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The New Zealand Railways Magazine, Volume 3, Issue 7 (November 1, 1928)

Welfare Work by Railway Institutes

page 34

Welfare Work by Railway Institutes

(From Our London Correspondent.)

On the Progressive Santa Fe

On railways all over the globe welfare activities are these days much to the fore. Welfare work covers an immense field, and many of the world's leading railways now find it necessary and desirable to maintain special departments to care for the physical and mental well-being of their staffs both at work and play. One of the most valuable aids in this connection is the operation of railway institutes designed as intellectual and social centres for employees and their families, where one and all may gather under a good influence to enjoy their leisure and bring about a closer relationship between employer and employee. Railway institutes have for long flourished in New Zealand and at Home, but it is probably in the United States that the greatest development has been recorded in this direction.

A leader in the development of the railway institute in America is the Aitchison, Topeka and Santa Fe line, one of the largest carriers in the States, which serves the whole of the vast continent west of Chicago. The Santa Fe institute system was inaugurated as far back as 1898, and to-day there are maintained on the line twenty-three such establishments. A special officer, styled the Superintendent of Reading Rooms, is entrusted with the conduct of the institutes.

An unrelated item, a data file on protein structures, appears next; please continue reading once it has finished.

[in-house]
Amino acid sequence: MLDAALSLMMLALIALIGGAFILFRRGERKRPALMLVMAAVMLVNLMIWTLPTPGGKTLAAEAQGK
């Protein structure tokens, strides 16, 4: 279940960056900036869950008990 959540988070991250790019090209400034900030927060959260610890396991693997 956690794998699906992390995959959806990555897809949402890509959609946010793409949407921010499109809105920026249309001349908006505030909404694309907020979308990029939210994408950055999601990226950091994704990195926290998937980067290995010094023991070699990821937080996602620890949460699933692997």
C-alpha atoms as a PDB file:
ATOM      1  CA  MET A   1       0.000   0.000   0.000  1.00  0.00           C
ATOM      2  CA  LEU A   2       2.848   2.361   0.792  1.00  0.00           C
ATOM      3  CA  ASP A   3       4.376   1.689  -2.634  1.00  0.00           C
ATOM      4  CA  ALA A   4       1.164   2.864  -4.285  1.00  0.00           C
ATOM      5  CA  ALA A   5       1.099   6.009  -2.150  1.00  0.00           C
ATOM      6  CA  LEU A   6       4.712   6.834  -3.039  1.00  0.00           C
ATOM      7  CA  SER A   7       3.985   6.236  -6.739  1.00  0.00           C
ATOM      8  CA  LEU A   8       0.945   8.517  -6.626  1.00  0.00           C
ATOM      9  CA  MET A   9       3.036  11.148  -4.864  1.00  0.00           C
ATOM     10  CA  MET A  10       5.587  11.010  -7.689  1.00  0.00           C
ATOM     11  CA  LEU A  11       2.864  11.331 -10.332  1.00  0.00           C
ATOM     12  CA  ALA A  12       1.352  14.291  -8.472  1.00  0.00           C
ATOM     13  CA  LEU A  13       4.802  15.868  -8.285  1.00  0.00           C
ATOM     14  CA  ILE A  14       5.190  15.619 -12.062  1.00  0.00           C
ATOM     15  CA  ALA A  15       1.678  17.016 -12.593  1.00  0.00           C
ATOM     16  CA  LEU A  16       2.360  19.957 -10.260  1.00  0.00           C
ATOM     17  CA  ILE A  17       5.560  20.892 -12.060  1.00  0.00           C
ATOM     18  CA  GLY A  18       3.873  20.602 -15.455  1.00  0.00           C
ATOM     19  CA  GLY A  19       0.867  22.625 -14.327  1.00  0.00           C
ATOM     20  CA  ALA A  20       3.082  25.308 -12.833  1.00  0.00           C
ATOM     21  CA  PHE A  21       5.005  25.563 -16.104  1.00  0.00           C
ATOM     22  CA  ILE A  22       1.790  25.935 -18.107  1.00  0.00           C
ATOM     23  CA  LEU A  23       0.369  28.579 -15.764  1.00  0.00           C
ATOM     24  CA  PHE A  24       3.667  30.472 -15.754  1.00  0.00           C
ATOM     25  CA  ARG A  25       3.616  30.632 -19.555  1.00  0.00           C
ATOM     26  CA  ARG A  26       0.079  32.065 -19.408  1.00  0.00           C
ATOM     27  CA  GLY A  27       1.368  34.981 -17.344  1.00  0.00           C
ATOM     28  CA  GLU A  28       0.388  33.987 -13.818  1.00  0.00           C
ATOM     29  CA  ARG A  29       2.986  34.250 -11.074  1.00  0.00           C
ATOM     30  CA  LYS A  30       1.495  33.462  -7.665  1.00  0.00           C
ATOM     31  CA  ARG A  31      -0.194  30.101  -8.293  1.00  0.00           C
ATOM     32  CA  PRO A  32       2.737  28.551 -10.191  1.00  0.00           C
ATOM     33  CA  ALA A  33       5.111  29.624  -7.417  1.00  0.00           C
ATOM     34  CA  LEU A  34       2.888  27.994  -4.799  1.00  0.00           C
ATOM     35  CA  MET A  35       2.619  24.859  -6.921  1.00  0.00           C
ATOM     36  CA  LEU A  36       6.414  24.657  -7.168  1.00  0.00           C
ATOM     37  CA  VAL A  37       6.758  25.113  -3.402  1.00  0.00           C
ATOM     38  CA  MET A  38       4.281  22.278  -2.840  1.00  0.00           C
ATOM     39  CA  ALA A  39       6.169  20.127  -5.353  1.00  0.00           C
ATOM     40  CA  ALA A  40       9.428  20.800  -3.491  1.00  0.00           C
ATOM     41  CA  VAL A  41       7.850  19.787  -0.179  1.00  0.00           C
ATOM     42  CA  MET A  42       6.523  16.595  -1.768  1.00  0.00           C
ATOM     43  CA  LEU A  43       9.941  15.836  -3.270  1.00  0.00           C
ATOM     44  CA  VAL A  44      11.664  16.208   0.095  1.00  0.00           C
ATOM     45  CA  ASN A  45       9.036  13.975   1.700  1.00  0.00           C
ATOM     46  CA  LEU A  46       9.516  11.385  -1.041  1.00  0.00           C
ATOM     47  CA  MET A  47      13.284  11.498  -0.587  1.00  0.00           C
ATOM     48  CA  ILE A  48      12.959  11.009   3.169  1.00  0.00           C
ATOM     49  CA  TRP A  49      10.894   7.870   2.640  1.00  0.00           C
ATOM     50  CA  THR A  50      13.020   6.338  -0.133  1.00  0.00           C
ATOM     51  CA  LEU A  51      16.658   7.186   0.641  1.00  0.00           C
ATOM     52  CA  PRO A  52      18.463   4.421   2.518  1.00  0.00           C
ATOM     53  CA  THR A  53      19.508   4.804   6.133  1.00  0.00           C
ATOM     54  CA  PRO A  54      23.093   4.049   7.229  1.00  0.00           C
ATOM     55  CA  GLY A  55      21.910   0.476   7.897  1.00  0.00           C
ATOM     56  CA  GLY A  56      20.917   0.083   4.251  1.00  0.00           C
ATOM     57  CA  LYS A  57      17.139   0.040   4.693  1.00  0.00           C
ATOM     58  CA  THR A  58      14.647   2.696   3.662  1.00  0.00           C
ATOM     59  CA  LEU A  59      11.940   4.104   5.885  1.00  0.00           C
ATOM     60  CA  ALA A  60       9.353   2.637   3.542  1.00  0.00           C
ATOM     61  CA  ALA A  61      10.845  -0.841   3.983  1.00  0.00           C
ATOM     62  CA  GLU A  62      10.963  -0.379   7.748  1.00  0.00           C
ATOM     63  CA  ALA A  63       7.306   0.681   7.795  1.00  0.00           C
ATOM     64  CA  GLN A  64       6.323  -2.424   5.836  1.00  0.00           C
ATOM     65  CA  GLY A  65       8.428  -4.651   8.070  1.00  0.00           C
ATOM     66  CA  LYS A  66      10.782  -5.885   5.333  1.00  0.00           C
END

Santa Fe Railway Institute, Waywoka, California.

Santa Fe Railway Institute, Waywoka, California.

Thirteen of the Santa Fe institutes contain sleeping rooms for employees, the majority of bedrooms being equipped with two single beds. These are rented by employees only at a charge of thirty-five cents for twelve hours, and at division points they are largely used by train-men during the lay-over between trips. The lower floor of the Santa Fe institutes is divided into three portions, viz., a reading room, a games room, and an office with sweets and tobacco stalls and other conveniences. The majority of the institutes are situated amidst park-line surroundings, and fulltime gardeners are kept. Inside and out the constant endeavour is to develop the home atmosphere which makes for friendship and amicable understanding. American railway leaders look upon the institute plan with the very greatest favour, and are confident in the belief that the vast sums of money thus expended are fully repaid in the higher standard of the employee and the creation of a spirit of true teamwork. American railways hold no monopoly of successful transportation, but in the manner in which they set out to improve the relations existing between the managements and the men, they certainly present much food for thought on the part of railway folk in other corners of the globe.